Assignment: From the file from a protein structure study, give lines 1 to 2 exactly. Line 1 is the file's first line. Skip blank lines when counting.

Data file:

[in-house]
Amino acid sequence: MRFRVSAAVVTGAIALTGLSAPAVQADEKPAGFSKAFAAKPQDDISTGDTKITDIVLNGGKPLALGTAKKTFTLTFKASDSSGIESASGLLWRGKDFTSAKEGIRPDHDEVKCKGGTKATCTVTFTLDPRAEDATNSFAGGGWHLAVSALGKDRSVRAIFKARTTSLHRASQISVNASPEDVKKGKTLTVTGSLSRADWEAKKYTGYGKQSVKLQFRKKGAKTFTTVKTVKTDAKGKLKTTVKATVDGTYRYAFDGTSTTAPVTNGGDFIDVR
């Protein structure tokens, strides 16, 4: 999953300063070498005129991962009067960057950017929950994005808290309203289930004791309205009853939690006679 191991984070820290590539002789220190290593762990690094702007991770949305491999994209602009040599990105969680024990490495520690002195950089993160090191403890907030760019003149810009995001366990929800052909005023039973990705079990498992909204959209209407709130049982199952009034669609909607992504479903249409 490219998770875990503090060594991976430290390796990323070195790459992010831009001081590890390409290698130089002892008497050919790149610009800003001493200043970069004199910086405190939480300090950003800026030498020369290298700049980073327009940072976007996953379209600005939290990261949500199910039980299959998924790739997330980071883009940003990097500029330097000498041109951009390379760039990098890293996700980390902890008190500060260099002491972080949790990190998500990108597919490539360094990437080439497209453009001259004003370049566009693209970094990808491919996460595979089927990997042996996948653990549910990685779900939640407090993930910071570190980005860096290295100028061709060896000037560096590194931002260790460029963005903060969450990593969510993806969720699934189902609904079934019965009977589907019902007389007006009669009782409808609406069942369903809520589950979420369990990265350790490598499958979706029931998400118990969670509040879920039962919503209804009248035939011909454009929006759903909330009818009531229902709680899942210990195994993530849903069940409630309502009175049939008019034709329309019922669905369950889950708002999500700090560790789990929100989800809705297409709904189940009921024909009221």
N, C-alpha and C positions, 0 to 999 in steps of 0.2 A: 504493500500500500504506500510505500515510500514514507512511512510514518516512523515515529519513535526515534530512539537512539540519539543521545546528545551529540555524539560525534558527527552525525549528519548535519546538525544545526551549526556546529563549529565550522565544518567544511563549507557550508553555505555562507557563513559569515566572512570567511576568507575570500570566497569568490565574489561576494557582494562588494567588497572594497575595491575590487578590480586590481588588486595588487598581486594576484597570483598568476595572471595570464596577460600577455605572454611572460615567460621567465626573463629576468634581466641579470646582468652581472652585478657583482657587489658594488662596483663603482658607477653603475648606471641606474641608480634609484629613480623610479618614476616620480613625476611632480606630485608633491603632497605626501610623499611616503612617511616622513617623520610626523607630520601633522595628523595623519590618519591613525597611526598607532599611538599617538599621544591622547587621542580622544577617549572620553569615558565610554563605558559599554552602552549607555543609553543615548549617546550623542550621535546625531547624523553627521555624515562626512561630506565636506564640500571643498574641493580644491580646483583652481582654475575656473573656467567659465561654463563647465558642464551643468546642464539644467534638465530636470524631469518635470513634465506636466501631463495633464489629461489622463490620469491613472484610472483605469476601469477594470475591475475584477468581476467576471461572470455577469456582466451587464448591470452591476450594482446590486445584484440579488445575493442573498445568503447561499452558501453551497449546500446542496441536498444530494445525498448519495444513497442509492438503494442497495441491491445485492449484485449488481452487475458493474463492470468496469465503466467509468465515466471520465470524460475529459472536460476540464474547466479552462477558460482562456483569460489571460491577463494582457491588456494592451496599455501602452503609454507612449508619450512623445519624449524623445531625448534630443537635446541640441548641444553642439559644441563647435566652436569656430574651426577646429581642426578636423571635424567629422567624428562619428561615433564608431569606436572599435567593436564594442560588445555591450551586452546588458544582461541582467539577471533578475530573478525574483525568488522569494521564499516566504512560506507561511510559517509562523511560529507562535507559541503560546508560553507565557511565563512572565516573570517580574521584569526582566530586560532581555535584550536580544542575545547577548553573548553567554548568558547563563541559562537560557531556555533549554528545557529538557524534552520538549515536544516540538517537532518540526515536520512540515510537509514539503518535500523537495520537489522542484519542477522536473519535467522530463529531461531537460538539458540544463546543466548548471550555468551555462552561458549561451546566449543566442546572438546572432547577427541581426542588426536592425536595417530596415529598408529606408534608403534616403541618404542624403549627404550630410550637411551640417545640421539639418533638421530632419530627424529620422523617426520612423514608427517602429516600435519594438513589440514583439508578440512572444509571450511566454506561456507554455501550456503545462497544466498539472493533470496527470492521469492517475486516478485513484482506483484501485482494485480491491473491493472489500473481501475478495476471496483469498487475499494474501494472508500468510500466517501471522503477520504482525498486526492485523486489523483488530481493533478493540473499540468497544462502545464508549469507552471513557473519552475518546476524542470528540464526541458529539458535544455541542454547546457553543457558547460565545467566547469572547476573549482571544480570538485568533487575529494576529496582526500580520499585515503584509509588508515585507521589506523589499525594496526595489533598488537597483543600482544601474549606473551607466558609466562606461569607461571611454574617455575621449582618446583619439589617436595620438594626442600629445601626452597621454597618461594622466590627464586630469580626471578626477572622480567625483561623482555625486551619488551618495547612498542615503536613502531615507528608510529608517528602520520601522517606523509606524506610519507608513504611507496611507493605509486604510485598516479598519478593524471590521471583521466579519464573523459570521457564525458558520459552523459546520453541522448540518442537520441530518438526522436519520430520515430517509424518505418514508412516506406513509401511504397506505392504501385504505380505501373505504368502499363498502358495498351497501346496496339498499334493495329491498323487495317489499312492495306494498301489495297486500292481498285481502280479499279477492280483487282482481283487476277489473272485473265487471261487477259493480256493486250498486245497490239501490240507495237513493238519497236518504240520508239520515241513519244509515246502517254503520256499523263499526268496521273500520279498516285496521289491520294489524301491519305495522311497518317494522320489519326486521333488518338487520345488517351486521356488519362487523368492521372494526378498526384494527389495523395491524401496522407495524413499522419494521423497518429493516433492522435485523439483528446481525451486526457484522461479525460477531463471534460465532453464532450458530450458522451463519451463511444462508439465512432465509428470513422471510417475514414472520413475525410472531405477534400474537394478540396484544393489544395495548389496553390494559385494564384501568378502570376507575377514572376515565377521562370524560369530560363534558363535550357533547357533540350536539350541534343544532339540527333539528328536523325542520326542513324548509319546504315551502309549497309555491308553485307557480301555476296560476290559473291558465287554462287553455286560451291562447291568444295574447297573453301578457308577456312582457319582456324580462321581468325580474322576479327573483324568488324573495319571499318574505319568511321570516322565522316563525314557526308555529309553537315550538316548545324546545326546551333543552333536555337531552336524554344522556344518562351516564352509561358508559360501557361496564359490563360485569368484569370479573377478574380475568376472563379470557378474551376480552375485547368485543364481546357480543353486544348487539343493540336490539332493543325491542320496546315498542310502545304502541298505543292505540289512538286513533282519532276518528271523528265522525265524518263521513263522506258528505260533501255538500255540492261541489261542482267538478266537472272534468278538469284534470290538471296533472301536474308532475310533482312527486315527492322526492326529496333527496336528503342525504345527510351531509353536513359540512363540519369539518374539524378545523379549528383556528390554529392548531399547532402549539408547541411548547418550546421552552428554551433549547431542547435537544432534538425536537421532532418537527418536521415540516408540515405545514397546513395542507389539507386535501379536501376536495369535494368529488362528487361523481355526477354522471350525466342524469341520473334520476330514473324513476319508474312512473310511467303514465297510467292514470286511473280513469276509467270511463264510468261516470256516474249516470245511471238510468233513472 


[in-house]
Amino acid sequence: MRFRVSAAVVTGAIALTGLSAPAVQADEKPAGFSKAFAAKPQDDISTGDTKITDIVLNGGKPLALGTAKKTFTLTFKASDSSGIESASGLLWRGKDFTSAKEGIRPDHDEVKCKGGTKATCTVTFTLDPRAEDATNSFAGGGWHLAVSALGKDRSVRAIFKARTTSLHRASQISVNASPEDVKKGKTLTVTGSLSRADWEAKKYTGYGKQSVKLQFRKKGAKTFTTVKTVKTDAKGKLKTTVKATVDGTYRYAFDGTSTTAPVTNGGDFIDVR